Matthew Platnico (CRD# 2102086) is a Financial Advisor at Allied Millennial Partners, LLC in New York, NY. Matthew Platnico has been in the securities industry since 1991 and previously worked at 12 different brokerage firms. Matthew Platnico’s employment history includes Arete Wealth Management, LLC, Oppenheimer & Co. Inc., Advest, Inc., and Wachovia Securities, LLC.
Matthew Platnico (Former Oppenheimer & CO Inc. Broker) – A Selfish Scammer
According to publicly available records released by the Financial Industry Regulatory Authority (FINRA), Matthew Platnico has been the subject of three (3) customer complaints, alleging sales practice misconduct:
• July 2020—” Claimant alleges representative engaged in unsuitable and unauthorized options trading in Claimant’s account.” Alleged damages are $1,460.000 and the matter remains pending.
• February 2019—” Clients claimed they had not been contacted about closing out a short position, and the trade was therefore unauthorized. From 12/24/2018 to 12/24/18.” The matter settled for $95,690.
• February 2019—” Client alleges that the strategy being employed in his account was misrepresented to him and is unsuitable. The time period is 4/1/2018 – 12/31/2018.” Alleged damages are $265,627.73 and the matter remains pending.
For a copy of Matthew Platnico’s CRD, click here
Before executing a trade, the law requires that your financial advisor obtain prior authorization from the account owner or his or her written designee. Failure to obtain prior authorization may provide you with a claim to recover any attending losses and a return of all commissions charged. Financial advisors who engage in unauthorized trading often do so in order to generate a commission.
Financial advisors have a legal and regulatory obligation to recommend only suitable investments that are appropriate for their clients’ needs and objectives. Their employing brokerage firm has a legal and regulatory obligation to supervise the Financial Advisors’ sales practices and dealings with clients. To the extent any of these duties are breached, the customer may be entitled to a recovery of his or her investment losses.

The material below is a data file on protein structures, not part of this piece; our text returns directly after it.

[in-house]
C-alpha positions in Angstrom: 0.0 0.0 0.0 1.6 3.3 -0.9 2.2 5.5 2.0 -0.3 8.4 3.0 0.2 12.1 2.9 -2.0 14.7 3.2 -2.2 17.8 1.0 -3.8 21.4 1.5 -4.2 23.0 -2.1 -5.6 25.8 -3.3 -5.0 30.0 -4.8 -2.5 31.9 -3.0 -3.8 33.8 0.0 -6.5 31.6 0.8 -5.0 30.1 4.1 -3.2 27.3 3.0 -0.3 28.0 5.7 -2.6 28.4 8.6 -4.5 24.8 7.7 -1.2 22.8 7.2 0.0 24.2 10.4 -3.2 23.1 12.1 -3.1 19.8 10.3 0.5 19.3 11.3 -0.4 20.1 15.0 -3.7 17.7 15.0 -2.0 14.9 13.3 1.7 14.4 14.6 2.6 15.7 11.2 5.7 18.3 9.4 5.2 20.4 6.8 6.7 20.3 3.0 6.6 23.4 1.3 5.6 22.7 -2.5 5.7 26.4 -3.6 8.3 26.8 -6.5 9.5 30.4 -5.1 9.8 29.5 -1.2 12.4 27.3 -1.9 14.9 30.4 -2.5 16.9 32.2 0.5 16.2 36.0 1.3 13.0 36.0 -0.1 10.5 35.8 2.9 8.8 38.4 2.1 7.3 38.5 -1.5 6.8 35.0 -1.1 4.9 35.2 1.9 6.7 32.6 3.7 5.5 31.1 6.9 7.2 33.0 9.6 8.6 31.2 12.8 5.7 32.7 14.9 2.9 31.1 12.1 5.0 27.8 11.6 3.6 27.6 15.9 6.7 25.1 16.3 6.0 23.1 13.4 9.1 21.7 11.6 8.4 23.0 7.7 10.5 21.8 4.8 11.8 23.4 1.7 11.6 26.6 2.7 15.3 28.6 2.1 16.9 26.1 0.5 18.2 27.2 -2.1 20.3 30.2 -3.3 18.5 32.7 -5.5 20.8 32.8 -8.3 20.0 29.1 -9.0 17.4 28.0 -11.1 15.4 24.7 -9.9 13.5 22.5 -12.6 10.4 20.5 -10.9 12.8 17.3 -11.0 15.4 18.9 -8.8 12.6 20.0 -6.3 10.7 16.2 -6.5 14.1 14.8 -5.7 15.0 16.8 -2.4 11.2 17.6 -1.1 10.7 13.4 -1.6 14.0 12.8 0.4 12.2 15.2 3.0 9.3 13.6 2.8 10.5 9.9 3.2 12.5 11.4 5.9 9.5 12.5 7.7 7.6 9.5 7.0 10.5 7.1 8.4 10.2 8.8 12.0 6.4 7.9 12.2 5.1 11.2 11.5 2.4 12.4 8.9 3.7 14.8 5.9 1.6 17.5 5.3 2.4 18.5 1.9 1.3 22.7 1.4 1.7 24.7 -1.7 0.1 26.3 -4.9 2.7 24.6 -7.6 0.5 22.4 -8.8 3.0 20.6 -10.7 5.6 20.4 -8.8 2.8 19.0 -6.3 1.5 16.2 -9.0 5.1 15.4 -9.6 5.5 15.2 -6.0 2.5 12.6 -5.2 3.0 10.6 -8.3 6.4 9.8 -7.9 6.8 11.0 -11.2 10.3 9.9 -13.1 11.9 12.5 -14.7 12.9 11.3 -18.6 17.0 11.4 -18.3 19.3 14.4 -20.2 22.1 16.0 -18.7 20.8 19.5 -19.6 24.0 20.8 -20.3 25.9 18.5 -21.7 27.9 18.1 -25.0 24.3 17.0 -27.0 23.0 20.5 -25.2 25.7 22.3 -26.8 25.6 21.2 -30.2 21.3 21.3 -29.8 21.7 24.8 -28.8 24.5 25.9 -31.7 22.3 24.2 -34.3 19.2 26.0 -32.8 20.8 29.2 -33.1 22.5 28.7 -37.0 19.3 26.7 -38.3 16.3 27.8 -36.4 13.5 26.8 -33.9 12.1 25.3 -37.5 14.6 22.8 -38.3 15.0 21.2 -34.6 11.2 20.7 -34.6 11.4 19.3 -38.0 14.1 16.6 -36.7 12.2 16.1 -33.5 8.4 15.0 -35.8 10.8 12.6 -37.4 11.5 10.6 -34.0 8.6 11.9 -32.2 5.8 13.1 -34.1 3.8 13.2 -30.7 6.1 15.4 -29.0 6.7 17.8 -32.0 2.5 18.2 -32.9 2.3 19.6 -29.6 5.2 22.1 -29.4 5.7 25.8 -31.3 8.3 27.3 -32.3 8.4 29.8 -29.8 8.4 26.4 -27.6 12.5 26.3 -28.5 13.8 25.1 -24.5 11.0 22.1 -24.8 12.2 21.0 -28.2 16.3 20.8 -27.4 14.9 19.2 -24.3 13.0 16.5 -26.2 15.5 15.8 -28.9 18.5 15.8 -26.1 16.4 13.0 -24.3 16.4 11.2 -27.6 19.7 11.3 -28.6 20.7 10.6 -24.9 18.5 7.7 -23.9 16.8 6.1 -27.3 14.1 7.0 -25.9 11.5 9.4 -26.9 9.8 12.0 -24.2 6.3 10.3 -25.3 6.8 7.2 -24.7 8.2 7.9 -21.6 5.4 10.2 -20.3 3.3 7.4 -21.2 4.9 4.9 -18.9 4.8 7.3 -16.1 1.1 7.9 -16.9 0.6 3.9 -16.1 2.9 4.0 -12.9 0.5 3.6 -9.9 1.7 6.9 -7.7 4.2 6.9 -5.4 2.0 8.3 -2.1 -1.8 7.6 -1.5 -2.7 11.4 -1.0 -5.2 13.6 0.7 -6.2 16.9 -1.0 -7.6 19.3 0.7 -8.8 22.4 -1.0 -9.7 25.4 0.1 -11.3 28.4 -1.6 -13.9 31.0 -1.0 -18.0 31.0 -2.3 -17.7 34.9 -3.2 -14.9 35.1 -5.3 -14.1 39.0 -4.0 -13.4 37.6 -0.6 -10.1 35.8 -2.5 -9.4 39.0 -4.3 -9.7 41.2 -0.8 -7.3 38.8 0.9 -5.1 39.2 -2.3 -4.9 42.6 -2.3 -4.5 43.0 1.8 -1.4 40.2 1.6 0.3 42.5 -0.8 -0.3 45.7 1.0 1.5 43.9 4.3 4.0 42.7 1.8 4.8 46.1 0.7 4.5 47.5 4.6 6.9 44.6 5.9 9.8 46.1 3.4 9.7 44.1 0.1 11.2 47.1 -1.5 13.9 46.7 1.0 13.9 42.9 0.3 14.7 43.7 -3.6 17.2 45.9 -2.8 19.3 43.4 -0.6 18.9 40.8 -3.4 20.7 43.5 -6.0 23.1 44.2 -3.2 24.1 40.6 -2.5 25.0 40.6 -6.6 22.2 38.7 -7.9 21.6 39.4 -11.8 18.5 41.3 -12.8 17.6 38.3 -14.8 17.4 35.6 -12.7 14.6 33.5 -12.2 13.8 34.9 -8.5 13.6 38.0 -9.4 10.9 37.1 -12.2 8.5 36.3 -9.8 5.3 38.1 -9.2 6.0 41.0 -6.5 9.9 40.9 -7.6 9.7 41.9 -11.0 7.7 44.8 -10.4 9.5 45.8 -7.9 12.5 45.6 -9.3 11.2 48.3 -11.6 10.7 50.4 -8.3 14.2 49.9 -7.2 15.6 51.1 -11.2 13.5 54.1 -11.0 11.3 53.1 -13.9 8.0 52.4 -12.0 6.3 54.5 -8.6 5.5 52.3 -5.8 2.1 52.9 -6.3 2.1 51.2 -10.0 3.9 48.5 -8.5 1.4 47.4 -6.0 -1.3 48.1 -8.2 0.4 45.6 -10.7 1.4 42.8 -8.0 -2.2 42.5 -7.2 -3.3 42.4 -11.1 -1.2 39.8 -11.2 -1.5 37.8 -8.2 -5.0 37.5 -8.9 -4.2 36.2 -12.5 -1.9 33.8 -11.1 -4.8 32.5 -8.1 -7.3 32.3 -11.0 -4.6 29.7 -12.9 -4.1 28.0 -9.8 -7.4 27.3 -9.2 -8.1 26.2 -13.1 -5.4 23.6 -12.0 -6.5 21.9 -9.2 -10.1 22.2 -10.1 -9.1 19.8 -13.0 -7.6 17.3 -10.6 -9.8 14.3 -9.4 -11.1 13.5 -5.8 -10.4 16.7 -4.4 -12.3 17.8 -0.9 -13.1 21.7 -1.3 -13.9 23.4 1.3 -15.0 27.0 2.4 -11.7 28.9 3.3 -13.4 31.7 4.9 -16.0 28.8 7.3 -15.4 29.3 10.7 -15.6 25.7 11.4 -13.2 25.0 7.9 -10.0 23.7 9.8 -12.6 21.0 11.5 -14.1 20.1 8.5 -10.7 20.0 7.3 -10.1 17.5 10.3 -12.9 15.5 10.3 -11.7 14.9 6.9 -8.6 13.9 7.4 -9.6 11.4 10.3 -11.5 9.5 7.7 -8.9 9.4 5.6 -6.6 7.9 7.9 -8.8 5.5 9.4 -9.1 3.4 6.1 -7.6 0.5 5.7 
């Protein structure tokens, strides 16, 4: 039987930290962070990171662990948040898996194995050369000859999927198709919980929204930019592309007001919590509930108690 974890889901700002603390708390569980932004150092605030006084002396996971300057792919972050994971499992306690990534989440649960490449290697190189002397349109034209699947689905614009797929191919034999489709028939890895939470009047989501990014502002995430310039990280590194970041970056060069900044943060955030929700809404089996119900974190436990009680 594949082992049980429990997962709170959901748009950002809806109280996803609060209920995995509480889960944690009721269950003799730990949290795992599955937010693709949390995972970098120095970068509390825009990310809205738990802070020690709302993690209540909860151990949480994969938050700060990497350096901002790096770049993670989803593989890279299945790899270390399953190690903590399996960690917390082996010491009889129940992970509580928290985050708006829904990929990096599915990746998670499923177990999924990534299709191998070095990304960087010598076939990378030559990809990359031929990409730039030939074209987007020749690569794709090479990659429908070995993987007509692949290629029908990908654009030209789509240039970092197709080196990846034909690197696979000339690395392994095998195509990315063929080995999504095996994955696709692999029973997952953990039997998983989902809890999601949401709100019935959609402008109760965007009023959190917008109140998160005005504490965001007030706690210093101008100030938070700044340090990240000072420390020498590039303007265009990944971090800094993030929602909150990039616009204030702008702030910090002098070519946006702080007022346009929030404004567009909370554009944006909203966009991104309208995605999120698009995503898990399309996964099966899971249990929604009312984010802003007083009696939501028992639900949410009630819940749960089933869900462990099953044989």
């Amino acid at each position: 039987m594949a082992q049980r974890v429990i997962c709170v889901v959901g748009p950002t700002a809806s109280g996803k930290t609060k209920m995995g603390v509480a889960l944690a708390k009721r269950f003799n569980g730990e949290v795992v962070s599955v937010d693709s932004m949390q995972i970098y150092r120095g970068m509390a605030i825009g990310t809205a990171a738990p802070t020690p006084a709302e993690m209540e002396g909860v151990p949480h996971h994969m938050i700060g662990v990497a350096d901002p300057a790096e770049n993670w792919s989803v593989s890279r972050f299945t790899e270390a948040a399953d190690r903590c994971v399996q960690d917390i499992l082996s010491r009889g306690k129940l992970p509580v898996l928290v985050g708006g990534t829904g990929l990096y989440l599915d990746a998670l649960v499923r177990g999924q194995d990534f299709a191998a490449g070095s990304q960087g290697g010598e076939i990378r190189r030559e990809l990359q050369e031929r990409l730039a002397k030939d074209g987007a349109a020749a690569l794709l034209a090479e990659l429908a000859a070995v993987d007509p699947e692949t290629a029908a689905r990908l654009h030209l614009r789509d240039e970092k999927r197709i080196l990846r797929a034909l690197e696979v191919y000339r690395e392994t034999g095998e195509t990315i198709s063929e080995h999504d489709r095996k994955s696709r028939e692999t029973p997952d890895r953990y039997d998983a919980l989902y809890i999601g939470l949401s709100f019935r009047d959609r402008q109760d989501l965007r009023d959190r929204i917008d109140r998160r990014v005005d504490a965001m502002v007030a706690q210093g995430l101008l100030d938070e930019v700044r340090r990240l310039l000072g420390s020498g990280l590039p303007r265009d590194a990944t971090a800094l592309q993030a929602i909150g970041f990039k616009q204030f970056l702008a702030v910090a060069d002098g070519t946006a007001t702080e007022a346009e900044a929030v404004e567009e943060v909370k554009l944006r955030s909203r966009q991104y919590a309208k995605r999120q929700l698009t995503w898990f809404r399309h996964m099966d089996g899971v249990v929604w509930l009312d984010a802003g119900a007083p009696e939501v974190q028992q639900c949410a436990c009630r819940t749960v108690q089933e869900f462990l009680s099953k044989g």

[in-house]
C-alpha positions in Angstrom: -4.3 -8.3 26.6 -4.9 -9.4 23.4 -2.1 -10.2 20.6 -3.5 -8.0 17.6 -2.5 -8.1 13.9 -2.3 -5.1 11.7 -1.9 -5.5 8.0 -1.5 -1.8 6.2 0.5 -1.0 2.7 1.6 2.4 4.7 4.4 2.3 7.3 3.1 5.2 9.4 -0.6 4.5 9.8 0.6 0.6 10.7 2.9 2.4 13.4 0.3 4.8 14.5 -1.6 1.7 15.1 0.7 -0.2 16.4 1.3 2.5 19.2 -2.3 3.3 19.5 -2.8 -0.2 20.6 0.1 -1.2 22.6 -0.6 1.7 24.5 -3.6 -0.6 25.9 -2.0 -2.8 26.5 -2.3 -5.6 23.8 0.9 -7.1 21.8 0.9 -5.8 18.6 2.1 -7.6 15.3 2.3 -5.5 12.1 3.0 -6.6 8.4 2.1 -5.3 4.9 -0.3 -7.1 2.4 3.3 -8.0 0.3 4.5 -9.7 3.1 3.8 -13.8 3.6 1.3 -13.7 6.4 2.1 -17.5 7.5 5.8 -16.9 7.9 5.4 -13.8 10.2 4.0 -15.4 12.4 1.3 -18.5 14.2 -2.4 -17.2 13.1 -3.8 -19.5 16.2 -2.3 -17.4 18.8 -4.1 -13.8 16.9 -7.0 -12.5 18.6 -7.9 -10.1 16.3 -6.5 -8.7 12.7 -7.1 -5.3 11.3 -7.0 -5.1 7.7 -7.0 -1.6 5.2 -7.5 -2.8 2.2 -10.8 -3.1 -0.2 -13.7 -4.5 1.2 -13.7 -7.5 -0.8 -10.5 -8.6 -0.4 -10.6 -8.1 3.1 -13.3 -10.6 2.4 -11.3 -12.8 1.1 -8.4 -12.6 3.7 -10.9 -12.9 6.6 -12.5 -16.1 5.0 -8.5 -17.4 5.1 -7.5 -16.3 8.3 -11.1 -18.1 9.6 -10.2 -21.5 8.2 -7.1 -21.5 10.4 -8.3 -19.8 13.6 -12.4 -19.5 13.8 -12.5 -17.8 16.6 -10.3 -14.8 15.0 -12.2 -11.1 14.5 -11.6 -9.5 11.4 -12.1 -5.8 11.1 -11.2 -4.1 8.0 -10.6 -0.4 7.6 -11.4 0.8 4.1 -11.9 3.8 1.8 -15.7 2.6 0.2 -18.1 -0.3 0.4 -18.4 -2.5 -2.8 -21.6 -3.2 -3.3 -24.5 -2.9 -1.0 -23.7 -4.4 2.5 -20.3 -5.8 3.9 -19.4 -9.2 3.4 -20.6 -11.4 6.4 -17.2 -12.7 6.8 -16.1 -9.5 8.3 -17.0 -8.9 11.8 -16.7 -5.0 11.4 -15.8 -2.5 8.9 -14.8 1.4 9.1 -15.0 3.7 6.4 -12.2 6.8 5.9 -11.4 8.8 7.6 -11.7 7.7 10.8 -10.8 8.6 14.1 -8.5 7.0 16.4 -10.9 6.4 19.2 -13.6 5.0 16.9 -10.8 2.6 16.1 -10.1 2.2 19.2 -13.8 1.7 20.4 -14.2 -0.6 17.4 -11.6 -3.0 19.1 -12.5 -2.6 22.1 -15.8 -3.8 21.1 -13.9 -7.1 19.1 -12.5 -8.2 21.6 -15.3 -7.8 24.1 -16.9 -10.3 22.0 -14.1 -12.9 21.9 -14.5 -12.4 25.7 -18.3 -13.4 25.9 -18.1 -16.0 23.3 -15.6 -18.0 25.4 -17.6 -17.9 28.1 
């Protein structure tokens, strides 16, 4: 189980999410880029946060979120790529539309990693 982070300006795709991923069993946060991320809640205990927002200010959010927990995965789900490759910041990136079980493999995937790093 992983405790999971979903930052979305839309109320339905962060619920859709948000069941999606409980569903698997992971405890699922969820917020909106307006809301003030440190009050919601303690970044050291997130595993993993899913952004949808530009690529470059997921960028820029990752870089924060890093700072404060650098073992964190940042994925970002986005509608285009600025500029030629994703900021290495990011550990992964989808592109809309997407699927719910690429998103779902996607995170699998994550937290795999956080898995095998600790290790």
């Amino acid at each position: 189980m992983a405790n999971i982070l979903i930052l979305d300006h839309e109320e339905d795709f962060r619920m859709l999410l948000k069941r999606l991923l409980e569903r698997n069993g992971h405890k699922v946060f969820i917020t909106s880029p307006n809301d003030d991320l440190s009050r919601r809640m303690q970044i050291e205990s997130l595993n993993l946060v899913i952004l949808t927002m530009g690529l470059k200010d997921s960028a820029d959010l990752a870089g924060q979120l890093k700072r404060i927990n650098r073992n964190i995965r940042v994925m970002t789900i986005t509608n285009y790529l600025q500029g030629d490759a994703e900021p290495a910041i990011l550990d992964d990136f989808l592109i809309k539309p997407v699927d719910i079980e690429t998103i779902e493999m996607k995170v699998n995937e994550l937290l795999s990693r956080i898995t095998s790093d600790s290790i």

Reasonable basis suitability requires that a recommended investment or investment strategy be suitable or appropriate for at least some investors. Reasonable basis suitability requires an advisor to conduct adequate due diligence so that he or she can determine the risks and rewards of the investment or investment strategy.
Quantitative suitability requires a brokerage firm or financial advisor with actual or de facto control over a customer’s account to have a reasonable basis for believing that a series of recommended transactions – even if suitable when viewed in isolation – is not excessive and unsuitable for the customer when taken together in light of the customer’s investment profile. No single test defines excessive activity, but factors such as the turnover rate, the cost-equity ratio, and the use of in-and-out trading in a customer’s account may provide a basis for a finding that a member or associated person has violated the quantitative suitability obligation.
How To Evaluate Financial Advisors
Customer-specific suitability requires that a member or associated person have a reasonable basis to believe that the recommendation is suitable for a particular customer based on that customer’s investment profile. Among the criteria that a financial advisor must evaluate to satisfy his or her customer-specific suitability obligations include the investor’s:
• Other investments
• Financial situation and needs
• Tax status
• Investment objectives
• Time horizon
• Liquidity needs
• Risk tolerance
• Any other information disclosed by the customer